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Ask HN: What's the best place in Europe to live and work cheaply?
132 points by aristidesfl on Nov 9, 2013 | hide | past | web | favorite | 161 comments
Similar to the U.S. thread, but for people living in Europe.



I'm in Sofia, Bulgaria right now, doing contract work for international clients.

Rent is generally very cheap, 250EU/mo for a central apartment (12mo lease). I am staying here only a month however, so am paying a lot more.

Eating out, beer etc is very cheap. Numbeo gets it about right.

Amusingly, most Bulgarians I speak to ask why I would want to come to Bulgaria of all places. I guess it's like many places: great fun to visit or live for a few months but painful for long-term residents.

Upsides apart from cheap living: it's a fun, walkable city with a lot of excellent parks and very little traffic.

Downsides of living here: shockingly corrupt bureaucracy.

That said, I'll head to Romania when my month here is up. I lived in Istanbul previously, so let me know if you want to hear about that too.


What did you think of Istanbul? I just spent the last half year living and working in Europe, and I was thinking about returning next year, with Istanbul high on the list for a month or two.


Be prepared for more of the same in Romania. Just like most of Eastern Europe, lovely place to visit, horrible place to live long-term.

That being said, hit me up if you're in Bucharest :)


More of the same sounds fantastic. :)

I'll email you around the 20th, it would be great to have a beer and talk shop.


Not the original poster, but I lived in Istanbul for a month a few years ago. I found the people to be the most friendly I've ever encountered in my travels, probably against the expectations of most Americans. Try to live on the European side, north of the Golden Horn, in the Taksim area.


Seconding this. I lived on the asian side for a bit before moving to the euro side. On euro side I was about 3-400 metres from Taksim Sq for 6 months. (Near where the big recent protests - I got gassed going supermarket shopping a couple of times).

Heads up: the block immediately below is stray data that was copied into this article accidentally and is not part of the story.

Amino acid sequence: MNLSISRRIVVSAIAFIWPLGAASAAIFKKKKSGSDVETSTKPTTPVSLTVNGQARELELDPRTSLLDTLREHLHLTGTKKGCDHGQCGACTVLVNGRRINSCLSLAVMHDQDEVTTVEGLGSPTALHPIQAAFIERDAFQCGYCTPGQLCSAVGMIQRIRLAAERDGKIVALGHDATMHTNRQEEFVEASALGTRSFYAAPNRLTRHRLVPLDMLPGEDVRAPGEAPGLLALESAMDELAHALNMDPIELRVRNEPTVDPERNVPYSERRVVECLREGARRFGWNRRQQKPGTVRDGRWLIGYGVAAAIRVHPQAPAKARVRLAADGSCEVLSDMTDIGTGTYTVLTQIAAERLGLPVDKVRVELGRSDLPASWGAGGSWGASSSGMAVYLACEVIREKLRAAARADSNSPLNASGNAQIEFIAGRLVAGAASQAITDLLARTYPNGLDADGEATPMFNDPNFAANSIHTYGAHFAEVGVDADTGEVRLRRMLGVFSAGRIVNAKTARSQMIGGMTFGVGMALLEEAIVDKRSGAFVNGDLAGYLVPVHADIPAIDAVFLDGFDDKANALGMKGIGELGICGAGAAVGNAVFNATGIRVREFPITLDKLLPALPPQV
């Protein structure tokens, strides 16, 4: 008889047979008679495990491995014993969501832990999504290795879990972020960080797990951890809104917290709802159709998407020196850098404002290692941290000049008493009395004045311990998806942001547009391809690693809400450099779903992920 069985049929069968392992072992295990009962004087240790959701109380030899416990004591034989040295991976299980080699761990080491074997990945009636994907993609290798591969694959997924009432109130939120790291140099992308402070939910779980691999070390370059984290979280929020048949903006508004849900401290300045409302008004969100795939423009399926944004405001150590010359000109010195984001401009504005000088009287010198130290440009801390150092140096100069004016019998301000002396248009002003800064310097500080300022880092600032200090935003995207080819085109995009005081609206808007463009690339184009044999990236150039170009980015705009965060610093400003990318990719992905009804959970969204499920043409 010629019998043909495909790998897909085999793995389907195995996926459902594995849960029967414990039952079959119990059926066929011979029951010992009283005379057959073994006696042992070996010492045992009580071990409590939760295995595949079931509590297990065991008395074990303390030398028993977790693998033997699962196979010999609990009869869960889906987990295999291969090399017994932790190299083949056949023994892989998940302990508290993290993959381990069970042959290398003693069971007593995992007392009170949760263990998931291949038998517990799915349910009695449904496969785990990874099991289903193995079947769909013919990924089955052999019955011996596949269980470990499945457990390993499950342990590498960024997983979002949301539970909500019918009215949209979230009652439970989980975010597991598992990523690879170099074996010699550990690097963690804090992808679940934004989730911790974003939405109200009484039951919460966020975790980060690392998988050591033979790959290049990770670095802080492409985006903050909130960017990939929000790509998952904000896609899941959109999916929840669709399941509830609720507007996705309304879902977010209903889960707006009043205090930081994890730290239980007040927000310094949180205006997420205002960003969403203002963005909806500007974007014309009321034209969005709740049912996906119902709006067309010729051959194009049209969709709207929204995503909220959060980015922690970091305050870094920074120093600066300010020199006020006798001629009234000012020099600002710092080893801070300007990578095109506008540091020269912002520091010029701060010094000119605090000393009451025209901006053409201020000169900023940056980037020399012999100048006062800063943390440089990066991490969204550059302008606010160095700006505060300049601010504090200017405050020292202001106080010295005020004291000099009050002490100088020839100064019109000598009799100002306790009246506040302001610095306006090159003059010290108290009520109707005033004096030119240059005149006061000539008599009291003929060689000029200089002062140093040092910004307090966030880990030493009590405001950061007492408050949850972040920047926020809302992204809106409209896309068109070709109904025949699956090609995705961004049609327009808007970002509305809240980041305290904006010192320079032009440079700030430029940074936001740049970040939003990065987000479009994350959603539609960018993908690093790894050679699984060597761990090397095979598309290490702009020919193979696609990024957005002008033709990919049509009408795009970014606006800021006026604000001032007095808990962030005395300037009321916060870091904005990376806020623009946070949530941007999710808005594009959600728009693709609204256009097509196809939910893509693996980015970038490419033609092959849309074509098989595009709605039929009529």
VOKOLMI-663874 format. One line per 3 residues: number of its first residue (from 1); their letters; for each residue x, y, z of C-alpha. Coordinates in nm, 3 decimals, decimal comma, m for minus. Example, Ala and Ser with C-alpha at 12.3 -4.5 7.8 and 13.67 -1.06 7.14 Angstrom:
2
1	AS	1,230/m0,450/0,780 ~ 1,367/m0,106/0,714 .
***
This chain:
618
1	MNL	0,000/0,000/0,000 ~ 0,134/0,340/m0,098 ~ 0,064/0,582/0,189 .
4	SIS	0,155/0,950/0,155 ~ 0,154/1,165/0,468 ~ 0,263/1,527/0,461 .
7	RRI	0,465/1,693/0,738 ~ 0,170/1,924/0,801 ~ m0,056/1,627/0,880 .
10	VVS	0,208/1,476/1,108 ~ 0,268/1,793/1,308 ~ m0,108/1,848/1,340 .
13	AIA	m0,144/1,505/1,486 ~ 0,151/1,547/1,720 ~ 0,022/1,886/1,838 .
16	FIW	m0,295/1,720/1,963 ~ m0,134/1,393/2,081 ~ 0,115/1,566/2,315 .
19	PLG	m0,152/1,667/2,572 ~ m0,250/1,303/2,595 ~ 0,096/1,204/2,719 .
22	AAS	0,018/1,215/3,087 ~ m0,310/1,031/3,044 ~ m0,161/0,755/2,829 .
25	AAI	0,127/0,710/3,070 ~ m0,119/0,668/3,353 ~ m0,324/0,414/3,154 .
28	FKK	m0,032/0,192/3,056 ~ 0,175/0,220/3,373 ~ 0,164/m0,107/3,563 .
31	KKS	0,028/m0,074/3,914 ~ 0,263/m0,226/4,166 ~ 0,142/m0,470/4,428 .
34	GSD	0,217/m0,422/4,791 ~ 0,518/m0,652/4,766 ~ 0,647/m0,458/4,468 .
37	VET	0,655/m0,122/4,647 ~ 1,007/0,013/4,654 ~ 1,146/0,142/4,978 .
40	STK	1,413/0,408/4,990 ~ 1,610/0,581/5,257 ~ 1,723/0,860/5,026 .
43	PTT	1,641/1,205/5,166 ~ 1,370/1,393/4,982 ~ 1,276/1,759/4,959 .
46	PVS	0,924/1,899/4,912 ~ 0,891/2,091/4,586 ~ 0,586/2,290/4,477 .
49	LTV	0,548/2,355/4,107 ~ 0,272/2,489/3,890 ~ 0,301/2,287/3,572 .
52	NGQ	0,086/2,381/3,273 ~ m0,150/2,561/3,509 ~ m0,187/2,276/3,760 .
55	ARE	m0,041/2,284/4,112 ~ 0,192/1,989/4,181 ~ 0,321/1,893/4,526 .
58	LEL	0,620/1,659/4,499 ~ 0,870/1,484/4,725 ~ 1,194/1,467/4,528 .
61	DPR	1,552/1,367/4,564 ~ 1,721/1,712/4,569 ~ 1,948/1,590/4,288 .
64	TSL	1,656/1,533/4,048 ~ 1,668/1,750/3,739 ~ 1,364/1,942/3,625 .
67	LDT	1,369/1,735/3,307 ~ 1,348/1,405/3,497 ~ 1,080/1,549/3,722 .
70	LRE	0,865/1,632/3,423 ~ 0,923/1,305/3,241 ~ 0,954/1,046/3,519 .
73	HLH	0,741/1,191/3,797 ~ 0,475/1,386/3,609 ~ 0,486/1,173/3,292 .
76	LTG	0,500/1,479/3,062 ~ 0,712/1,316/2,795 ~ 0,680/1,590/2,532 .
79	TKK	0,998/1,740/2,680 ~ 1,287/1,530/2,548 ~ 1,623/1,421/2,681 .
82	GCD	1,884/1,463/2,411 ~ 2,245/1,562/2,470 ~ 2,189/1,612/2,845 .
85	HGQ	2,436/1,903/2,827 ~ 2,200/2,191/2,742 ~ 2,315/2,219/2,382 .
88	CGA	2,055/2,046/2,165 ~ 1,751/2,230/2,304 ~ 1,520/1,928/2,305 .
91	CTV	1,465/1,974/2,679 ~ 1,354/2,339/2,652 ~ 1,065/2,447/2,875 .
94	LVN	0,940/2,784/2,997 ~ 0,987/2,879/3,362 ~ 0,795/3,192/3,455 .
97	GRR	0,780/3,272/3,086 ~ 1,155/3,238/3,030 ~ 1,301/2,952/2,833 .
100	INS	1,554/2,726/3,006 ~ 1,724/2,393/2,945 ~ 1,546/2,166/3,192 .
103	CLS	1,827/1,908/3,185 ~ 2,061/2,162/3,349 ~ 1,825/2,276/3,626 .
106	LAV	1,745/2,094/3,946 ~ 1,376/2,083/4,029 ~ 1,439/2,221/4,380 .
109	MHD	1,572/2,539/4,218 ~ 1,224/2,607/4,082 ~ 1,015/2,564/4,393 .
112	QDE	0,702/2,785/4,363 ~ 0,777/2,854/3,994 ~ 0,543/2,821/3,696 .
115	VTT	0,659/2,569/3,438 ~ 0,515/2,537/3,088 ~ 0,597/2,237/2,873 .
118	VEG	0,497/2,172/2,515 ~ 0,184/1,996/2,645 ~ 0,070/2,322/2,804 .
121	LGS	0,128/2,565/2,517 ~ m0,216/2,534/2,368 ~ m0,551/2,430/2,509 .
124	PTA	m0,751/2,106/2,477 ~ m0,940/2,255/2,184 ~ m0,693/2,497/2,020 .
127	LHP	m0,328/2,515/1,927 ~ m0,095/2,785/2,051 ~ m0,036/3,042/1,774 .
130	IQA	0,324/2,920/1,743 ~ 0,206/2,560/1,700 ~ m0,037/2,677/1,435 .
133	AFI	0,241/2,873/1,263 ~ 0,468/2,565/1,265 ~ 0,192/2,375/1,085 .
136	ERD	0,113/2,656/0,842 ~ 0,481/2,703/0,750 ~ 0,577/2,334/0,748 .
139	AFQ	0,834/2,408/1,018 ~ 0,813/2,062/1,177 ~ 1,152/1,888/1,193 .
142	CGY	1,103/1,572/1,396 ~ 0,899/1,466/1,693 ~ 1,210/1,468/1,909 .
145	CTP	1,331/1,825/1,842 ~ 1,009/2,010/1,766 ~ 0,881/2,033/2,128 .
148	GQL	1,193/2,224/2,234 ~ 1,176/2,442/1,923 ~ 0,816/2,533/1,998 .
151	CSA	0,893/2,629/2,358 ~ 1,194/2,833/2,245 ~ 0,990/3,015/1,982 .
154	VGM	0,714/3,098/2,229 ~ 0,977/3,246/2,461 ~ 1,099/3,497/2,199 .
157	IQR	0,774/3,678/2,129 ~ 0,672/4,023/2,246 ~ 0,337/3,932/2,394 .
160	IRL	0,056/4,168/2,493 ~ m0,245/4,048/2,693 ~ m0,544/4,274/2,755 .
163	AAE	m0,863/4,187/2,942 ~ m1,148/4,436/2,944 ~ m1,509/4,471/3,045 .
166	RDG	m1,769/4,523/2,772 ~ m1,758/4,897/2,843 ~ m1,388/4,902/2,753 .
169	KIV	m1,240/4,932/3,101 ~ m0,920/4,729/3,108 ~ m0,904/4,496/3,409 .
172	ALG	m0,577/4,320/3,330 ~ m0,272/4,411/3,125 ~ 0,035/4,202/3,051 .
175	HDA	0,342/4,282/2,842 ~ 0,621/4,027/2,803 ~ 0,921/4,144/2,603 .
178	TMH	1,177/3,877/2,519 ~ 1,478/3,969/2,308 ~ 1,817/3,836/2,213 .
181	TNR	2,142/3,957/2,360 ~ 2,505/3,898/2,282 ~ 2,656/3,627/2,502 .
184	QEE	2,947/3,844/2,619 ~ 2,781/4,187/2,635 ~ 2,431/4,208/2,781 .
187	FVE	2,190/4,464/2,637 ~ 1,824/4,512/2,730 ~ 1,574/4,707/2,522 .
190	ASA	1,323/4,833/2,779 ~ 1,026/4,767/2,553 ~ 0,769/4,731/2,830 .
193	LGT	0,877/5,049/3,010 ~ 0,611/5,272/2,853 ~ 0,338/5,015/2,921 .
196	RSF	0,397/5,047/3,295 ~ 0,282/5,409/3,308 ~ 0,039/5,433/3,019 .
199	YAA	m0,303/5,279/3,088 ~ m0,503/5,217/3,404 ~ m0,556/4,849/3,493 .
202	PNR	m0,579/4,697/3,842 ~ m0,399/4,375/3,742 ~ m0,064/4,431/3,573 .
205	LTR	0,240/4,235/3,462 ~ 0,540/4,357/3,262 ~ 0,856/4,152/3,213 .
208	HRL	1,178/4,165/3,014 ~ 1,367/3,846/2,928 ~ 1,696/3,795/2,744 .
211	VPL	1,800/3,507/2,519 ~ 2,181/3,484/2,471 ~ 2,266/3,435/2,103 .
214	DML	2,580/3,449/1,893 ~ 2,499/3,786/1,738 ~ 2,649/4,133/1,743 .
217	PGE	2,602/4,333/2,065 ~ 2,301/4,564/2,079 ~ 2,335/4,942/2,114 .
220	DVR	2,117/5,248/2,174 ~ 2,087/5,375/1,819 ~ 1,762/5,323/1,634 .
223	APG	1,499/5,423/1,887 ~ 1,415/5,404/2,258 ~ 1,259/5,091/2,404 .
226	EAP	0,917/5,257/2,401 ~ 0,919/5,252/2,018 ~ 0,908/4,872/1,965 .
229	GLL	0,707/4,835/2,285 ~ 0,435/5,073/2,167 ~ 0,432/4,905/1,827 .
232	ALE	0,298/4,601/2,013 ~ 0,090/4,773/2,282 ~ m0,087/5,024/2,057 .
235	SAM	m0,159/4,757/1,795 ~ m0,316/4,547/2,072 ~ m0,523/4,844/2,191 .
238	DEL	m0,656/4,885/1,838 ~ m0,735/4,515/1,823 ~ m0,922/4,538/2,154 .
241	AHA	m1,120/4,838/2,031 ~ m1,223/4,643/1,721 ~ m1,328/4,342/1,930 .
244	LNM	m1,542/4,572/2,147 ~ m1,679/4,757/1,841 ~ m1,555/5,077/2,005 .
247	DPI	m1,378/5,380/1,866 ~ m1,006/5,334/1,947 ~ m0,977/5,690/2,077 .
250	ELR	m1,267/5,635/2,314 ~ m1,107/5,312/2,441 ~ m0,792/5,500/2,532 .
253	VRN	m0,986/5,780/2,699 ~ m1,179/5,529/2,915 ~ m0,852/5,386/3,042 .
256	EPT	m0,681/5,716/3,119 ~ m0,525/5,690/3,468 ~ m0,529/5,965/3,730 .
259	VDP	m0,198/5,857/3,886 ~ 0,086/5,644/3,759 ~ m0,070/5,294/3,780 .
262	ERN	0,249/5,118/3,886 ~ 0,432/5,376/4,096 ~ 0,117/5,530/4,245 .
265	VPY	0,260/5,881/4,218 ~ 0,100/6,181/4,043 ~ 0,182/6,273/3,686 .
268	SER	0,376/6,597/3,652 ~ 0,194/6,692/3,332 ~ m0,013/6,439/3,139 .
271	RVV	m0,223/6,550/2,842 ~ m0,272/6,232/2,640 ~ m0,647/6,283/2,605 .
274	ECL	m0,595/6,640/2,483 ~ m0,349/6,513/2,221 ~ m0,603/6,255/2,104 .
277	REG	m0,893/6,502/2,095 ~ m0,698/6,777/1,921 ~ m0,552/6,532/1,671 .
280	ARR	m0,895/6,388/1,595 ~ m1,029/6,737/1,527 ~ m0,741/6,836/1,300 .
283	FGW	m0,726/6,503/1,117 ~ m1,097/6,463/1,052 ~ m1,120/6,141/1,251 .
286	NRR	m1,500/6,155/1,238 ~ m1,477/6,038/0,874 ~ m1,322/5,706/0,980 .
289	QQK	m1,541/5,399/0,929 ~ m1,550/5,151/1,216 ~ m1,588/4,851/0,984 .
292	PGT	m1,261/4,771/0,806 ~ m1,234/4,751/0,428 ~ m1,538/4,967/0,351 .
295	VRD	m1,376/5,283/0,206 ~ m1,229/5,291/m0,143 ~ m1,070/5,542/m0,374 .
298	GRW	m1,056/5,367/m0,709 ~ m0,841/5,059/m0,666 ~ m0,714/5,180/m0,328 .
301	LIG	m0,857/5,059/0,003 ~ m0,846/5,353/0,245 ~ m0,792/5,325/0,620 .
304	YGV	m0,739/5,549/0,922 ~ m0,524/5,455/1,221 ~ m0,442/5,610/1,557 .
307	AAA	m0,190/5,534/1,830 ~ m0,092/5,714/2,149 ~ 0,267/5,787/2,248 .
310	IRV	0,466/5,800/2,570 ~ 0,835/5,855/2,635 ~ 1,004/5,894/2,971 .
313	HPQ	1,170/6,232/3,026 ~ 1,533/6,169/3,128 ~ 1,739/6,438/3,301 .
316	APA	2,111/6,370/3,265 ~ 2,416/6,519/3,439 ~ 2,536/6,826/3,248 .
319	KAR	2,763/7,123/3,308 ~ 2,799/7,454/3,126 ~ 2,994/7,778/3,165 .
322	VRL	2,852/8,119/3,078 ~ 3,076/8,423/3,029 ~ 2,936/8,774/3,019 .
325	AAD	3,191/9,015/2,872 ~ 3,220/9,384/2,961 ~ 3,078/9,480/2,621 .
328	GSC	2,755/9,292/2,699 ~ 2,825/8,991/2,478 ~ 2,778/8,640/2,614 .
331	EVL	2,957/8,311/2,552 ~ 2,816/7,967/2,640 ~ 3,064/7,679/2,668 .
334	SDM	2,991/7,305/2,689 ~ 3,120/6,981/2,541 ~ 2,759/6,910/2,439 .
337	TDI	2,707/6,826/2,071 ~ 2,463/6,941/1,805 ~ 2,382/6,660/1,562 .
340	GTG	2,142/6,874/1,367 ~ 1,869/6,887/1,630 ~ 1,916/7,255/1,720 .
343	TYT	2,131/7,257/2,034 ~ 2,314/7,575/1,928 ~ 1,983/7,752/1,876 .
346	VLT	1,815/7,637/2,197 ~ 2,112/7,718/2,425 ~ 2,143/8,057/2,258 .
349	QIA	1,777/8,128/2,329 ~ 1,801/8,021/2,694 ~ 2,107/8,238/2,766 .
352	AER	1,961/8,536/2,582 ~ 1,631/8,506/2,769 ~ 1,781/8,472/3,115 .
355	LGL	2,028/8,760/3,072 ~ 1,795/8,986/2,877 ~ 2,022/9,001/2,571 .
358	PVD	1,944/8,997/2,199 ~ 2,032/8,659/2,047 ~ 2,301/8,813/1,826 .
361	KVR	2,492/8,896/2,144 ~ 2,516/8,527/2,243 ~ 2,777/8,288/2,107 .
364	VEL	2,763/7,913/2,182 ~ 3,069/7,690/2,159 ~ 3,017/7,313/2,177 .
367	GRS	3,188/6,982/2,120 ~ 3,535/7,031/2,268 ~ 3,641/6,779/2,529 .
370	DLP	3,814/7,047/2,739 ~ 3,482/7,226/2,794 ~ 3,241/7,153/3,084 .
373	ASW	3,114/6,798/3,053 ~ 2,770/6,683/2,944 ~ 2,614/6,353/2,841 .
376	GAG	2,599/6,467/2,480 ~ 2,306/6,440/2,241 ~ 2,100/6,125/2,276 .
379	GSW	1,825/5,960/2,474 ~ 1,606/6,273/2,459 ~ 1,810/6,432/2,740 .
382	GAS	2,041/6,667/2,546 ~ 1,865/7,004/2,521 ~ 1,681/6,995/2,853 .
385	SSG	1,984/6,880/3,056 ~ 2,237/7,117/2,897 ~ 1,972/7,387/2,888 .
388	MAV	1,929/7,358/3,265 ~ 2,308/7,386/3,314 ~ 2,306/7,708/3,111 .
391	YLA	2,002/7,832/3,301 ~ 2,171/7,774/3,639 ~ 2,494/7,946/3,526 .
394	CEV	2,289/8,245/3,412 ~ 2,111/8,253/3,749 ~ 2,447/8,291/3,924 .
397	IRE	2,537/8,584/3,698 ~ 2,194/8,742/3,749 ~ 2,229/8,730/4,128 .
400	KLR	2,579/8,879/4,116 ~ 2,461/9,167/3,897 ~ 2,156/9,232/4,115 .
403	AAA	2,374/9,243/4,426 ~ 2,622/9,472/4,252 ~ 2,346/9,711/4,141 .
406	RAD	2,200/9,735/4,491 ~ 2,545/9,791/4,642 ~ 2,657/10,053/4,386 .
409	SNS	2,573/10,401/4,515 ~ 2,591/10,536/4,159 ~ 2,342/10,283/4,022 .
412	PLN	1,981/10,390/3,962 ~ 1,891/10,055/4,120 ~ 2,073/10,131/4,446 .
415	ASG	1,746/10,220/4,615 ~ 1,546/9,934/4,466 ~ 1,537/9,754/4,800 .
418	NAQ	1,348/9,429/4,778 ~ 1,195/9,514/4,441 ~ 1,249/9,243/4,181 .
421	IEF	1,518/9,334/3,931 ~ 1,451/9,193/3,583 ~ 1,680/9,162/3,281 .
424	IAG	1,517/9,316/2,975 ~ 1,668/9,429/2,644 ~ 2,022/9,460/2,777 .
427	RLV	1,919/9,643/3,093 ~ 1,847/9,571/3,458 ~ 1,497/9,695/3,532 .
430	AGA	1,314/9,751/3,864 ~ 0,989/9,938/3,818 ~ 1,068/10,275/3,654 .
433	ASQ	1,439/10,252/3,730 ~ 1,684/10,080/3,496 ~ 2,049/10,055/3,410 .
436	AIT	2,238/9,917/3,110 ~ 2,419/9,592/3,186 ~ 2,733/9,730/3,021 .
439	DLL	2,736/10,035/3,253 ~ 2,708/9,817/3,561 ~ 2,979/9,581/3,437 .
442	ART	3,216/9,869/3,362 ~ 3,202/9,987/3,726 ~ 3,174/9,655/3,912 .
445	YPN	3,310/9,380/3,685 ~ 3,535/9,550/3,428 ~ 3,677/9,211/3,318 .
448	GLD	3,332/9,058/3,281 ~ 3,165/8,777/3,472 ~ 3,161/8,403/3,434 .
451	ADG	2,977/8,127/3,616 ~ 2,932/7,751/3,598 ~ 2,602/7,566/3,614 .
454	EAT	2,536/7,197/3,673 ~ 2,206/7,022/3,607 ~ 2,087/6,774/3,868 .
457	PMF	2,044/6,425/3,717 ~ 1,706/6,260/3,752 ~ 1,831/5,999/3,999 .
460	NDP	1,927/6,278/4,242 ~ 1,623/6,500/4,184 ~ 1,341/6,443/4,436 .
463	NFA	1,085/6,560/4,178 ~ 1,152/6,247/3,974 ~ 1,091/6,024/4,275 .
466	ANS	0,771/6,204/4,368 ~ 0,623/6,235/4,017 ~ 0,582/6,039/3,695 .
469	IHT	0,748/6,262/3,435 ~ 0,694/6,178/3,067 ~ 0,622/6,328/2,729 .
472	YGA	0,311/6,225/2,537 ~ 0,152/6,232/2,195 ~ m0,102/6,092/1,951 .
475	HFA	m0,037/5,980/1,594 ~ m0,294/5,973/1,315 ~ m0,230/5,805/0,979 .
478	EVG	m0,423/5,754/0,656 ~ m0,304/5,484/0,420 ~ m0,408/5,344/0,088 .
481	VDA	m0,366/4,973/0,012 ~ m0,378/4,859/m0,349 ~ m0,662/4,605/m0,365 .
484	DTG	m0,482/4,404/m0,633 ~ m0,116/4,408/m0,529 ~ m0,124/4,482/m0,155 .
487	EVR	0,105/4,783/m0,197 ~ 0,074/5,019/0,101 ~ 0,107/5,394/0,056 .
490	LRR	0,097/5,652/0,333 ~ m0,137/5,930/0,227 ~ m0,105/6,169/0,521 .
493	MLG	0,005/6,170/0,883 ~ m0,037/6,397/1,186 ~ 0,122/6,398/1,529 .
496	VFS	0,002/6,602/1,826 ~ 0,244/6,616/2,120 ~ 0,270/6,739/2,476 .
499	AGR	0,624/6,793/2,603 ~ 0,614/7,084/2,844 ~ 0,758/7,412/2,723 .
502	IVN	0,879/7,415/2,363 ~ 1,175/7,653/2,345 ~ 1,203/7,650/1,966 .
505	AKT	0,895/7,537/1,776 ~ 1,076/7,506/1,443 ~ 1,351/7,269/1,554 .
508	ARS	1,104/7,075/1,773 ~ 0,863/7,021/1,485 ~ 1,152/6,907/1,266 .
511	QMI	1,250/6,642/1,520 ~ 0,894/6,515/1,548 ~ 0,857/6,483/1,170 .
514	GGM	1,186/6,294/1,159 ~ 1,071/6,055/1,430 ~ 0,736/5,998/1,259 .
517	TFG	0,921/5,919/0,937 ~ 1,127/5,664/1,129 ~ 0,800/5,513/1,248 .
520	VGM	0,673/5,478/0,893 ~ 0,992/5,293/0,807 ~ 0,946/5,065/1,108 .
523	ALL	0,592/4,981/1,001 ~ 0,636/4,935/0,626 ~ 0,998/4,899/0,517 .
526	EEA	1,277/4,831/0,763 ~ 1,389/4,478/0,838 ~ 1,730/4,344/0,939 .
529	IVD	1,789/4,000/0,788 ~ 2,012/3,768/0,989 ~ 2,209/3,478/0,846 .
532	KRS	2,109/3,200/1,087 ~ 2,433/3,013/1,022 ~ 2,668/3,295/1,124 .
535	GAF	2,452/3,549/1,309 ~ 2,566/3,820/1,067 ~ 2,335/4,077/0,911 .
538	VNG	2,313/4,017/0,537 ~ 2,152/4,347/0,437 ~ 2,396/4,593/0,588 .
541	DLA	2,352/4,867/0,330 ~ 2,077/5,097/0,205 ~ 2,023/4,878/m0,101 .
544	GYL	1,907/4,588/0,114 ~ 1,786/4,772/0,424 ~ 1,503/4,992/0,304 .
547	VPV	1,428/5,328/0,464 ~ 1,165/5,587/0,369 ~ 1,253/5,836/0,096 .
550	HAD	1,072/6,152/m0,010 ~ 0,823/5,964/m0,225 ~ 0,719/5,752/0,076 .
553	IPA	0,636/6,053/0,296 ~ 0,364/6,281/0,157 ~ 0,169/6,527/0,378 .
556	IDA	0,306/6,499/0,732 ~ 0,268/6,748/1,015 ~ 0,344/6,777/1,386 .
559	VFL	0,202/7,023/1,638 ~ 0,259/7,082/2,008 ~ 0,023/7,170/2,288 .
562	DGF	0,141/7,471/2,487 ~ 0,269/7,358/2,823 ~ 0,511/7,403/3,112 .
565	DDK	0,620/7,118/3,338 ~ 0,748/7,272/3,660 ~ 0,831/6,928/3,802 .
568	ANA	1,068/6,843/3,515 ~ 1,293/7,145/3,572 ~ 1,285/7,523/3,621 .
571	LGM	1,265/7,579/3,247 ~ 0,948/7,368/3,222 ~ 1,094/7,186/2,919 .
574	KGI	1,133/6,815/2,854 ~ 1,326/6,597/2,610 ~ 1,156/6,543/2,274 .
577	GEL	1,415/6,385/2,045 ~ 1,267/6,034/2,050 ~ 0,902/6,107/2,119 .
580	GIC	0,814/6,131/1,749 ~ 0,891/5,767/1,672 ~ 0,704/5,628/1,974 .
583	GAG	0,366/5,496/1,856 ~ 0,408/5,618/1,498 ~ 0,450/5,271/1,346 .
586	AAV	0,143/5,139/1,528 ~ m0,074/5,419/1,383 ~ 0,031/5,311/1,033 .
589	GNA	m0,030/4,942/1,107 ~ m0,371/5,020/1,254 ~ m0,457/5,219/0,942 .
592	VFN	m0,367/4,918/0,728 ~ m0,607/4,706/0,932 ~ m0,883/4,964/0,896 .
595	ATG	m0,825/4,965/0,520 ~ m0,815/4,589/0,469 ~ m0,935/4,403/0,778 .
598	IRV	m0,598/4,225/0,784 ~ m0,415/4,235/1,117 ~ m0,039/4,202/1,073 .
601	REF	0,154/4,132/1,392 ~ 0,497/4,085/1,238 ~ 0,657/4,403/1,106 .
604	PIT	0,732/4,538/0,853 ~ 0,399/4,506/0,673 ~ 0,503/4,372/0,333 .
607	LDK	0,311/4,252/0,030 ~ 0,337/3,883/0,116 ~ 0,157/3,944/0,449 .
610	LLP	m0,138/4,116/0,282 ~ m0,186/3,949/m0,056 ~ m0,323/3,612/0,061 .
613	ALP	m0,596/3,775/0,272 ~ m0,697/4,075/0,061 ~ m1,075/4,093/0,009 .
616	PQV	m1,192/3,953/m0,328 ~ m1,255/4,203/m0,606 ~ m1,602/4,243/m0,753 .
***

Istanbul is a massive city split by the Bosphorus straight (?) into a European and Asian side. The euro side is where most of the tourist, nightlife and business stuff is. The asian side is a bit more like suburbia.

In my experience rent was more expensive in Istanbul than Sofia. Around 400+ Euro per month on the euro side. You'd expect cheaper on asian side.

Food costs were quite low when eating out, but very low when market shopping. At best, around 1USD per kilo of the best peaches on the planet. Like drinking sweetened peach juice. Cherries and grapes the same.

I used to live on the european side and commute to asia to do my market shopping. :D (Better produce).

Sorry for rambling.

Upsides of Istanbul: farmers street-market lifestyle - get incredible produce super cheap. Very happening city full of new experiences. Crossing the bosphorus on a ferry as part of your daily commute.

Downsides: crazy traffic, quite dirty (think HCMC), byzantine bureaucracy, not much english around if you're living like a Turk.

If you go to Istanbul, use my app to navigate the public transport:

https://itunes.apple.com/en/app/transportist/id644276437?mt=...

PM or email or whatever if you want a contact for a livable apartment block right near the centre in a gypsy slum.


You should have just gone to the Biologik Pazar near the old Bomonte brewery... it was pretty close to where you were and was the best I found in Istanbul. (It was a bit more expensive, of course, but still cheap by Western standards.)

And you're totally right about the peaches. And the apricots.

Now for purposes of the discussion: